This is an intrigue-filled adventure based in the city of Geanavue in the Kingdoms of Kalamar setting. The conspiracy the characters have to unravel is embedded into the setting extremely well, making it come to life and assume a reality that makes the presence of stone giants and restless undead seem natural and part of the world rather than oddities inserted 'because it is a fantasy game.'
The well-designed and convoluted plot is set out clearly and should be easy for the DM to present. All the NPCs who turn up have a defined role to play and fit into the setting and the location in which they have found, busy about their own concerns and yet able to contribute (if asked or intimidated or bribed) to the on-going investigation.
Each location that is to be visited in the course of the enquiries is described well, and there are some clear maps of individual locations linked to the descriptions, although they are tucked away at the back of the book rather than located with the location details themselves. NPCs are listed in full in an appendix, but suffient details to run the actual interaction with the characters are provided along with the notes on where they are to be found.
One slight downside is that, although embedded in the chosen setting of Geanavue, there isn't a map of the town for reference when the characters are moving around it. Fortunately, the rich setting of this city is detailed in another book, Geanavue: Stones of Peace, and if you do have it, everything is cross-referenced to the appropriate page in this product. If you want to run the adventure 'as is' in Geanavue, it's getting towards necessary to get a copy. With a bit of work, you could probably transfer the adventure to another city that you have maps and details for, but as the entire adventure is wound around the background politics of Geanavue this isn't a course I'd recommend.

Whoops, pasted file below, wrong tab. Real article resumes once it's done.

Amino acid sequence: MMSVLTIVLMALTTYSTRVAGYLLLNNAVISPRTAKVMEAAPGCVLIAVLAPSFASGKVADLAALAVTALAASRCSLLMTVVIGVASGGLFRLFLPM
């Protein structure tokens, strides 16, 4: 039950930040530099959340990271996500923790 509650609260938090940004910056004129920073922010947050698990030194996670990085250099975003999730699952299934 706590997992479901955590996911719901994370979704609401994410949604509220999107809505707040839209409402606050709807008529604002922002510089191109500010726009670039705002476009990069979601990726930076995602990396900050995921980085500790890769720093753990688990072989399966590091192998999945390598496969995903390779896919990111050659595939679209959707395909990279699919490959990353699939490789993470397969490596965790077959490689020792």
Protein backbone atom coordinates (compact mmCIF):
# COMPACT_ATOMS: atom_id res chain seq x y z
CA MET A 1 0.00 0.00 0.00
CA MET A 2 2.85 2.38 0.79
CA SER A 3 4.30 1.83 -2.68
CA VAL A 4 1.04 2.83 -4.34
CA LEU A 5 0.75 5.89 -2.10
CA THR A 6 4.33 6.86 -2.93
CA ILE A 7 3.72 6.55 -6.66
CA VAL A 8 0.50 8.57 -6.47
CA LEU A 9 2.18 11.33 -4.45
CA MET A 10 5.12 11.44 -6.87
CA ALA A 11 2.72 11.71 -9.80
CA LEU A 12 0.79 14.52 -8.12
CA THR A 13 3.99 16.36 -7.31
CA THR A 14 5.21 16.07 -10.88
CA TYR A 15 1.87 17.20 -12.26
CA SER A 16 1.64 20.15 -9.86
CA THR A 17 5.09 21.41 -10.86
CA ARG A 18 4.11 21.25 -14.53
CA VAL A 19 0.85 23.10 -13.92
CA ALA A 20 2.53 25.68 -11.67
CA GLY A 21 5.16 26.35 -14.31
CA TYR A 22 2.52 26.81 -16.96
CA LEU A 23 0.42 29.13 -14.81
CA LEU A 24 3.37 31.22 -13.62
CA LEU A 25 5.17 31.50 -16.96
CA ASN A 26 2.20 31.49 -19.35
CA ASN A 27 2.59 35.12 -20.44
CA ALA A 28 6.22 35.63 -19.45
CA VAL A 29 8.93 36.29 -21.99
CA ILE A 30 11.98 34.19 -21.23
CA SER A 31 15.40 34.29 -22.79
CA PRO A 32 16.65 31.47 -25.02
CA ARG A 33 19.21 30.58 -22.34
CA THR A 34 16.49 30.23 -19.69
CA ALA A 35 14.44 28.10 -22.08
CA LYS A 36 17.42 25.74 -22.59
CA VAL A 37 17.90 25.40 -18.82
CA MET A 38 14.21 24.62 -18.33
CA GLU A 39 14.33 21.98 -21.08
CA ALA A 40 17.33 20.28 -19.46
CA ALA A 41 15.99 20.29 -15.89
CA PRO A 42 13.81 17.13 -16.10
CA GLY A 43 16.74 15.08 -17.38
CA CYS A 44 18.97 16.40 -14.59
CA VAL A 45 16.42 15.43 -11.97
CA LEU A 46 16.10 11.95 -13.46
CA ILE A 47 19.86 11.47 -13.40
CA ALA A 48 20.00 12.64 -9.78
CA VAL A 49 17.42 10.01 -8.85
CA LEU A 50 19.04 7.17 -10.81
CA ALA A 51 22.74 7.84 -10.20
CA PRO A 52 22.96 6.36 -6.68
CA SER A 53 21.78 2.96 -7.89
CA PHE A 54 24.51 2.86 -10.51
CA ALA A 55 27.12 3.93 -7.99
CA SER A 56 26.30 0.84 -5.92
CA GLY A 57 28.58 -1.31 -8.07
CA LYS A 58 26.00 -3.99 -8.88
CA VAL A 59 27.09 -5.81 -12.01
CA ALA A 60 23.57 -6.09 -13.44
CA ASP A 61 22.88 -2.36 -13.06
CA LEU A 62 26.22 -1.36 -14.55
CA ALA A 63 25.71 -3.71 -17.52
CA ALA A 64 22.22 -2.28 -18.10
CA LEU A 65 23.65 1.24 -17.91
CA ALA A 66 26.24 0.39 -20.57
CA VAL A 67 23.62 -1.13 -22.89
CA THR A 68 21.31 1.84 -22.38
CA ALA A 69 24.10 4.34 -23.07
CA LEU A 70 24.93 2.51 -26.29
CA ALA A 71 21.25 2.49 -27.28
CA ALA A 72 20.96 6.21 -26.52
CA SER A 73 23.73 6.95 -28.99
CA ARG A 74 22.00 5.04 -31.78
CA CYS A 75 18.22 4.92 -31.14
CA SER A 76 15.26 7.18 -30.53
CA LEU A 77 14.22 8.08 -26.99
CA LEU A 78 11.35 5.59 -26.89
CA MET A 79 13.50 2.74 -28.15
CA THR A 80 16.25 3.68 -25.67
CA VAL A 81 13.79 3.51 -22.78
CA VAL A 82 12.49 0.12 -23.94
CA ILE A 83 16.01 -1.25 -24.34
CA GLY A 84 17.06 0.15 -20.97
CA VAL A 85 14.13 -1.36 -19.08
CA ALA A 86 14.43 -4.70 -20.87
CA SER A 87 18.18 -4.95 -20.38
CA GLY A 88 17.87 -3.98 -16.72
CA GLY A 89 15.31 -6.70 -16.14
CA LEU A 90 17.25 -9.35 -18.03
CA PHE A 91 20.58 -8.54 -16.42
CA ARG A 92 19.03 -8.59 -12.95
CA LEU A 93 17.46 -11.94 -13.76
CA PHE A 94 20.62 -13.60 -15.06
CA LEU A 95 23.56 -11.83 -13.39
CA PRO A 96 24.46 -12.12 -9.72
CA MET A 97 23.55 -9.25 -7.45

Some people may find the adventure a bit linear, and there are one or two points where a particular bit of information is going to be essential for the investigation to proceed any further, but there is plenty of scope for the inventive DM to ensure that the characters find out what they need to know even if they do not follow the prescribed route through the conspiracy.
Overall, it is a delight to find an adventure that makes such good use of invesigative skills and interaction - and for the more active, there are moments when quick wits and a ready sword (or spell) will be necessary to save the day.
As a bonus, there is an interesting variant class, the Watchman, designed to provide law enforcement for cities - most fantasy settings think fighters are the most suitable for this role, but they often lack the tact and investigative skills necessary to do much more than stop a brawl by knocking heads together. It is likely to see use mostly for your city-based NPCs, but there is scope for individual adventurers to use it as a basis for the very sort of character who would excel in this adventure, or even for a whole campaign based around law and order in a single city or across your campaign setting.
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Reviewed: 9 September 2006